Ethics of the Mother

Linda Haase

Empty nester Linda Haase considers lessons learned and progress made in her lifetime, through a Jewish woman’s lens.

Ethics of the Mother

Raising a (dingy) White Flag

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There are dust bunnies under my refrigerator.

I say this with confidence because I am sure no one has attempted to move this appliance for any reason, much less to clean beneath it, since we purchased the fridge some 15 years ago.

Of course, I clean my house regularlysort ofbut I have never dusted a ceiling fan, vacuumed a sofa or starched a shirt. Which is to say that I am a Baby Boomer, and thus my home is not as clean as the one I grew up in. Not by a long shot.

When you work outside the home, something has to give. In my case, it's my cleanliness standard. I suspect I am not alone among the younger generations.

I vividly remember a conversation I had when I was a new mother with a friend of my parents' vintage, who'd been a full-time homemaker. Once her kids were in school, I carefully asked, how did she occupy her time during the day? She said she had tasks routinely scheduled for each day of the week: Monday she did laundry, Tuesday she cleaned the kitchen and bathrooms, Wednesday she dusted and vacuumed, Thursday she cleaned the closets…

Cleaned the closets? I was confused. Did she re-organize her clothes and linens every week?

No, my bemused friend explained. During the 1960s and 70s, every week she removed the contents of each closet in her home and dusted the shelves, vacuumed the floors and washed the walls. It was part of being a good homemaker.

I thought she was kidding. She was not.

On the one hand, and as a fan of Downton Abby, I understand the sense of satisfaction and purpose that can come from executing a household task well, no matter how seemingly tedious. A bit on the OCD side, I personally have been known to get giddy over a just-mopped kitchen floor or a freshly-weeded flower bed. And don't get me started on alphabetizing my spices.

However, I take shortcuts. I once hot-glued together a Halloween costume for my then-kindergartener. I snap up no-iron shirts. I eschew silver for no-polish serving piecespreferably ones that go in the dishwasher. Want to know the real reason I like vintage and antique furniture? No preventive maintenance needed; it's already scratched.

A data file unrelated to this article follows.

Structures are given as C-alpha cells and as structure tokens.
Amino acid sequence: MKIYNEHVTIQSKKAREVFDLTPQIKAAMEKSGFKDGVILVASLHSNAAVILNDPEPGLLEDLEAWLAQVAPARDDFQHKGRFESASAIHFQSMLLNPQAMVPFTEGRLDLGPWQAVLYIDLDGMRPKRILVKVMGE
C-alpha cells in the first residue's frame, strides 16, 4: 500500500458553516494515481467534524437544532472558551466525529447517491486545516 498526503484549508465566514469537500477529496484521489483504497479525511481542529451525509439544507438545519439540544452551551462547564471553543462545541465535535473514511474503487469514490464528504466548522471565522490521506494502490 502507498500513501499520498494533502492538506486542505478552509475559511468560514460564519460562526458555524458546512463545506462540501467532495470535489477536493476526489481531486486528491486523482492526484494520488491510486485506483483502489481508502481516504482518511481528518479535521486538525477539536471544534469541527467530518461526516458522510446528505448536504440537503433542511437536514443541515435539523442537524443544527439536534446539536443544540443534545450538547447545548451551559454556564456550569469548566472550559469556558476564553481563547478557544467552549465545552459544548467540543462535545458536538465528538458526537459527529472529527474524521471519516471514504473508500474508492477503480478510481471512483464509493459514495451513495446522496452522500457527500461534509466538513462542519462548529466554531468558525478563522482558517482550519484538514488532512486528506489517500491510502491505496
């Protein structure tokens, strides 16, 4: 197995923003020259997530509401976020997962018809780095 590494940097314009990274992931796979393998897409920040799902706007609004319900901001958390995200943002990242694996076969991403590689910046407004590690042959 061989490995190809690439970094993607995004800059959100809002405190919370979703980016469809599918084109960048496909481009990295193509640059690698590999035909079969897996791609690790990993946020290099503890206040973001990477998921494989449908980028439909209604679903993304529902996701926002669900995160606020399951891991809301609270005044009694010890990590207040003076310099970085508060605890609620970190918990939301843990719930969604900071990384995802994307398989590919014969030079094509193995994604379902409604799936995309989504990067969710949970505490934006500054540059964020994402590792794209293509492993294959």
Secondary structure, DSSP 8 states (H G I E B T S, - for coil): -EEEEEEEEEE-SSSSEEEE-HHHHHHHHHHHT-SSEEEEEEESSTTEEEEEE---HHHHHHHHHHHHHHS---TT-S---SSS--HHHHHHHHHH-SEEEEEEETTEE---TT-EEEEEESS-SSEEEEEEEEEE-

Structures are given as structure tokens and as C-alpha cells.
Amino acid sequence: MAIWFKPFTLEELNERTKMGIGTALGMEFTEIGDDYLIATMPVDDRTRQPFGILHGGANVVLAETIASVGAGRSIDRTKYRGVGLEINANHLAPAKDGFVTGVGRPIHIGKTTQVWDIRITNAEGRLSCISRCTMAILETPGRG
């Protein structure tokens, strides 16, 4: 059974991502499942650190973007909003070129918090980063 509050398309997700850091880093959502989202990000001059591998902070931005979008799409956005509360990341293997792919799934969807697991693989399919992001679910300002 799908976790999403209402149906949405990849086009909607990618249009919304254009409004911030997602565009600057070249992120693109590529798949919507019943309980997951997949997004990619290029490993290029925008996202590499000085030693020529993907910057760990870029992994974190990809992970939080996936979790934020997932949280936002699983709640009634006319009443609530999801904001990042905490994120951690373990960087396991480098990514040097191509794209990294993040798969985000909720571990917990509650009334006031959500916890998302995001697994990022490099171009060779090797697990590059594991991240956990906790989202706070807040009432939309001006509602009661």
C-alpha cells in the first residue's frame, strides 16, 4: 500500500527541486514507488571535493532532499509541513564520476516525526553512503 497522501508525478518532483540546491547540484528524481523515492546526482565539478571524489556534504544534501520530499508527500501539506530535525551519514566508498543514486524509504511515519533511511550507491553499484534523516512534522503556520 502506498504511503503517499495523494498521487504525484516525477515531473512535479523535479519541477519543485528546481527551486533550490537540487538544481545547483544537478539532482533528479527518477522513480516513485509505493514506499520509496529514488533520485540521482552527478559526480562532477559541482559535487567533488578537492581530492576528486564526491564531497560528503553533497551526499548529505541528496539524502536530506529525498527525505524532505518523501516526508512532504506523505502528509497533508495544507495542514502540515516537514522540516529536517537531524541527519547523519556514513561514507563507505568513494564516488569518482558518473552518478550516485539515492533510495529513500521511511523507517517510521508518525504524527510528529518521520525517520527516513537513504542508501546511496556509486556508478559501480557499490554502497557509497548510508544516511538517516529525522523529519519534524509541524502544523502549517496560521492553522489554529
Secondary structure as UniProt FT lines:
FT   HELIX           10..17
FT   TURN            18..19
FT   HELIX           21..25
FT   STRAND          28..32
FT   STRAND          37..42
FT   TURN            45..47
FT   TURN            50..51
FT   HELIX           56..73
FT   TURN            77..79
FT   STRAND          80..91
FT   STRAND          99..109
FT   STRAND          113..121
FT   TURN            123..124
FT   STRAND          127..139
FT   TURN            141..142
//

butterfly 
My child in her (hot-glued) Halloween costume

To some, this may constitute cutting corners. For me, it is a matter of survival.

In addition to failing to be as clean as my mother, I doubtless am not as thrifty. I feel guilty every time I buy s $3 bag of pre-washed and cut salad greens, but I still buy it. If a sock has a hole in it, I don't darn, I replace it. I buy or download books instead of waiting to borrow them from the library.

It's not that I don't appreciate the value of a dollar. It's just that in my life, it's not as big of a debit as a free hour in my day.

Our generations have different demands on our time. We are expected to participate in our children's educations in ways that were unheard of when we were in school. I daresay I spent more time helping my daughter with her homework that I did doing my own as a kid. The gallop of technology demands that we continually re-invent our professional skill sets. Many of us will mortgage our retirements to pay for our kids' college degrees, which cost more than our homes did. And we will spend years, if not decades, caring for our parents as they age.

Those in The Greatest Generation may think of Boomers as the "me" generation, raised in affluence and weaned on instant gratification, perhaps slightly lacking on the side of the ledger that includes patience and paying our dues. In fact, we are just paying those dues later, and in different ways, than our parents did.

Now if you'll excuse me, I probably should go dust beneath that refrigerator. Although, since we will likely replace it in a few years, I could wait to clean under it until then… 

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